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Feature Description - QoS 01

NE05E and NE08E V300R003C10SPC500

This is NE05E and NE08E V300R003C10SPC500 Feature Description - QoS
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Huawei uses machine translation combined with human proofreading to translate this document to different languages in order to help you better understand the content of this document. Note: Even the most advanced machine translation cannot match the quality of professional translators. Huawei shall not bear any responsibility for translation accuracy and it is recommended that you refer to the English document (a link for which has been provided).
Overview of MPLS QoS

Overview of MPLS QoS

Multiprotocol Label Switching (MPLS) uses label-based forwarding to replace traditional route-based forwarding. MPLS has a powerful and flexible routing function and can meet the requirements of various applications for the network. MPLS can be implemented on various physical media, such as the Ethernet, PPP, ATM.

Currently MPLS widely applies to large-scale networks. Therefore, quality of service (QoS) for MPLS networks must be deliberately deployed.

MPLS establishes label switched paths (LSPs) to implement connection-oriented forwarding. QoS for LSP provides QoS guarantee for data flows transmitted over LSPs. Therefore, the DiffServ and IntServ models are applied to MPLS networks. The combination of MPLS and IntServ shapes multiprotocol label switching traffic engineering (MPLS TE), and the combination of MPLS and DiffServ shapes MPLS DiffServ.

MPLS TE - Combination of MPLS and IntServ

IntServ uses the Resource Reservation Protocol (RSVP) to apply for resources over the entire network and maintains a forwarding state for each data flow, hindering the extensibility. Therefore, IntServ does not prevail on networks. Relevant standards, however, extends RSVP by allowing RSVP PATH messages to carry label requests and RSVP RESV messages to support label allocation. The extended RSVP is called Resource Reservation Protocol-Traffic Engineering (RSVP-TE). RSVP-TE allows MPLS to control the path through which traffic traverses and reserve resources during LSP establishment so that traffic can bypass congestion nodes. This method of balancing network traffic is called MPLS TE.

MPLS TE controls the path through which traffic traverses but cannot identify services. Traffic is transmitted along LSPs, regardless of service priorities. Therefore, if the actual traffic rate exceeds the specification, requirements for services that are sensitive to QoS are not satisfied. Therefore, MPLS TE alone cannot provide the QoS guarantee.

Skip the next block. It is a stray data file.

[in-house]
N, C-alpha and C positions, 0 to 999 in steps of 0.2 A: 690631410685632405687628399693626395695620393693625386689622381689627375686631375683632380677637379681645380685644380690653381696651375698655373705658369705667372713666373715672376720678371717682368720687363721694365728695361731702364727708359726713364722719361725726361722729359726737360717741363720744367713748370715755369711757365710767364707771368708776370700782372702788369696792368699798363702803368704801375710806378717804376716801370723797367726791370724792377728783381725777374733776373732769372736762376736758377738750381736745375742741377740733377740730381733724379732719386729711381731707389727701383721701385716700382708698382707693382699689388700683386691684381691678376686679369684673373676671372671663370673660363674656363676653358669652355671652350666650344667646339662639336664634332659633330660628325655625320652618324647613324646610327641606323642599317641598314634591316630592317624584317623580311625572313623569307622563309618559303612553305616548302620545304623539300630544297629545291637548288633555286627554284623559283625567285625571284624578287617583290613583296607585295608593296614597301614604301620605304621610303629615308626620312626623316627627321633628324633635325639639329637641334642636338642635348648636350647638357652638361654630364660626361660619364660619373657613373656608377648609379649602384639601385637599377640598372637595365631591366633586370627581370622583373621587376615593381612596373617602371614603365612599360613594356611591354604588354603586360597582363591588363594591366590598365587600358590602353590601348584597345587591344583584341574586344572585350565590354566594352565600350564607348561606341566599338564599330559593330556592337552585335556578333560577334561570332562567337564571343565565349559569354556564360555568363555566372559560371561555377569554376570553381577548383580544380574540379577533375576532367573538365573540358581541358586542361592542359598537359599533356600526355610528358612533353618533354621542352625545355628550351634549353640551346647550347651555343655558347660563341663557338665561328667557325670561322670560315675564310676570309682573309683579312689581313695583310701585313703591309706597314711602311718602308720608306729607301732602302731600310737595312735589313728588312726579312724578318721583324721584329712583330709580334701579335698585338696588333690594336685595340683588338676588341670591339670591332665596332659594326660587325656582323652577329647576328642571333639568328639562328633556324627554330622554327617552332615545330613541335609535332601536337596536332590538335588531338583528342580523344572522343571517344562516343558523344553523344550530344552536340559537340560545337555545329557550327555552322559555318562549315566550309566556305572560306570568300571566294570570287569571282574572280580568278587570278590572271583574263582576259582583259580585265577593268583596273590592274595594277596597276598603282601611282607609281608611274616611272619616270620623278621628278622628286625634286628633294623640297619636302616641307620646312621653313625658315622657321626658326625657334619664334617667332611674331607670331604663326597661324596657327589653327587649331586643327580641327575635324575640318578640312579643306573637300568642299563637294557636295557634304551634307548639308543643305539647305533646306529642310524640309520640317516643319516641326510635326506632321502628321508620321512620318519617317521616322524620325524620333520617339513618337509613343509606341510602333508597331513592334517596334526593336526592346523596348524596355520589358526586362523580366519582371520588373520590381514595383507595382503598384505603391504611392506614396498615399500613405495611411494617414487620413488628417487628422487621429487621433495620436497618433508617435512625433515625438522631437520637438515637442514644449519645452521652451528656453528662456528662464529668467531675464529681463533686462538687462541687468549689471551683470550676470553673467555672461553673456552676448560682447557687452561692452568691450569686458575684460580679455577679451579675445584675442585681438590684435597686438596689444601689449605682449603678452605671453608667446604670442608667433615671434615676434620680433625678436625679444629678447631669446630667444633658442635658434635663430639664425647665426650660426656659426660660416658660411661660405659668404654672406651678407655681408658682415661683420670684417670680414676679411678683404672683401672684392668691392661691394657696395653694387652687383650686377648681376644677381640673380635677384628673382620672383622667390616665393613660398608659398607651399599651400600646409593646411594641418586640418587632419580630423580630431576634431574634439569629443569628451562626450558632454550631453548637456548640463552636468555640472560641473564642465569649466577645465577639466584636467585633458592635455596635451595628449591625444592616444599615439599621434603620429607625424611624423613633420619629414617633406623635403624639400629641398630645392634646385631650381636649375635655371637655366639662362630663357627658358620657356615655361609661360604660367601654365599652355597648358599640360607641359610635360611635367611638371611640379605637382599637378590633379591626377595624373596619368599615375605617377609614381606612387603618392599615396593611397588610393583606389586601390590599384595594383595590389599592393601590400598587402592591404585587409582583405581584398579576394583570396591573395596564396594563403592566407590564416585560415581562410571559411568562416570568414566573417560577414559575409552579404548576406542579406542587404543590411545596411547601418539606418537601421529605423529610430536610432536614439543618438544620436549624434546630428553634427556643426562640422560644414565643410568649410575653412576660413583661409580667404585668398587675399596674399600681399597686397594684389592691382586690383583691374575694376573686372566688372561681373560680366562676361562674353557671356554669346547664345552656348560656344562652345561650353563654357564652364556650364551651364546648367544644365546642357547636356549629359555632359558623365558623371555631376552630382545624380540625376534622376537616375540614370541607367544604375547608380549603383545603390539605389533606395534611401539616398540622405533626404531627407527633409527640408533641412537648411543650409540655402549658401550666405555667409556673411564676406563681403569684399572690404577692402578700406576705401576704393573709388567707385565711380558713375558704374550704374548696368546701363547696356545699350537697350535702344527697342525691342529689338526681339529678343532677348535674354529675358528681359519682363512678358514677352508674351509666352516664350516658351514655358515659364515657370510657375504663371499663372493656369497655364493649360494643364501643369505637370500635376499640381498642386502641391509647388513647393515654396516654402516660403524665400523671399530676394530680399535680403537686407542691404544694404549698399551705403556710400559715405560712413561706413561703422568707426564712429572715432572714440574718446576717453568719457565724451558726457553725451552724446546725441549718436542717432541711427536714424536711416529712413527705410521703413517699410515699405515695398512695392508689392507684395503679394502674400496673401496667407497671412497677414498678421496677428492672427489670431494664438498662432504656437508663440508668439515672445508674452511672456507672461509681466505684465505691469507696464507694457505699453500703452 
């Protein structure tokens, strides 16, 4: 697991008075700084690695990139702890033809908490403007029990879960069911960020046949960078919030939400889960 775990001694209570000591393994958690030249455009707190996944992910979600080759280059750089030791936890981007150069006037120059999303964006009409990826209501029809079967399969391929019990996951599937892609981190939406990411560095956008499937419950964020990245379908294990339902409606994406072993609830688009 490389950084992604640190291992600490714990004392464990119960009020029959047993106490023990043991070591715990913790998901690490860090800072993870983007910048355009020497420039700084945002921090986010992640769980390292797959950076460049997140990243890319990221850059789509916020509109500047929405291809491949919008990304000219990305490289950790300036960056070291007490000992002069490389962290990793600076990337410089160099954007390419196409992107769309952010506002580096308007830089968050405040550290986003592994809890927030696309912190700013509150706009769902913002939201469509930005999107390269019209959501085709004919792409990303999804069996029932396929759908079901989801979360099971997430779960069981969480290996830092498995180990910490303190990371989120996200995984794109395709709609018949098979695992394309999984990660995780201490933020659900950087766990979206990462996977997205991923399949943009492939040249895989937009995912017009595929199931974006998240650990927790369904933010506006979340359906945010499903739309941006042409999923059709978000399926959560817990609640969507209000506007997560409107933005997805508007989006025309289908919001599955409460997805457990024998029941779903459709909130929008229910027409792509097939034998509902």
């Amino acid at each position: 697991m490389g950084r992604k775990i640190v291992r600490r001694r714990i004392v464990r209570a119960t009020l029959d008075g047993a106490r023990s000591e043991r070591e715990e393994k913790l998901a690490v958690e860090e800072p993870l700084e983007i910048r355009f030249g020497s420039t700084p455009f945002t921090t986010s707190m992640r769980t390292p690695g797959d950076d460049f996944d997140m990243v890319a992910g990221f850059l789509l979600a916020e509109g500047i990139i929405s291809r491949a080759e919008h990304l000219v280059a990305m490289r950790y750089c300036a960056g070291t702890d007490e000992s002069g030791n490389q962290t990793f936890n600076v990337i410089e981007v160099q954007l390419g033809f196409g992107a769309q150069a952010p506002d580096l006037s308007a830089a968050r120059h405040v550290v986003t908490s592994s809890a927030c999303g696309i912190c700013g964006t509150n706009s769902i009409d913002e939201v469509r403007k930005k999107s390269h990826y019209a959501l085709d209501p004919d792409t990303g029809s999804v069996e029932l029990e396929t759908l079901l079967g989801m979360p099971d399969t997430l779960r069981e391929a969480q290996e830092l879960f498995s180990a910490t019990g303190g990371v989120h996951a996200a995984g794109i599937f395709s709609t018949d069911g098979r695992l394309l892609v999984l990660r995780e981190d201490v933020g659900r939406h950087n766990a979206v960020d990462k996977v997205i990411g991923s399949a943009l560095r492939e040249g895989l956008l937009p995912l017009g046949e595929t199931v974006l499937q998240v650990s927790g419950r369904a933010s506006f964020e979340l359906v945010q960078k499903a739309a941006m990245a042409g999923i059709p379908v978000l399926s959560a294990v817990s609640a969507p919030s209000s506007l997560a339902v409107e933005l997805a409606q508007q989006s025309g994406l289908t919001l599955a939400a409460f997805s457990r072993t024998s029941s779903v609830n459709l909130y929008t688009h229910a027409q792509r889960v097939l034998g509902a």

MPLS DiffServ - Combination of MPLS and DiffServ

The DiffServ model can distinguish services based on packet contents and allow packets with high priorities to be forwarded preferentially. Therefore, DiffServ widely applies to MPLS networks.

However, DiffServ reserves resources only on a single node and cannot specify the bandwidth for each service in advance. When the traffic rate exceeds the allowed bandwidth, high-priority services are forwarded preferentially at the cost that delays and packet loss of low-priority services deteriorate. In the case of severe traffic congestion, even high-priority services are delayed or lost. Therefore, MPLS DiffServ alone can hardly provide the end-to-end QoS guarantee or allow services to comply with the Service Level Agreement (SLA).

VPN QoS - MPLS QoS Application on MPLS VPNs

VPN QoS combines MPLS QoS and MPLS VPN to serve for networking that bears services of various priorities. VPN QoS distinguishes services of different priorities and ensures that high-priority services are forwarded preferentially. This guarantees the QoS for important services on VPNs.

DiffServ, RSVP-TE, and MPLS VPN can be jointly used based on actual requirements to isolate services, distinguish services of different priorities, ensure bandwidth resources for important services or important VPNs, and forwards packets on VPNs or MPLS-TE tunnels based on packet priorities. This provides a solid technical basis for carriers to develop voice, video, and SLA-complying VPN services.

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Updated: 2019-01-14

Document ID: EDOC1100058936

Views: 3519

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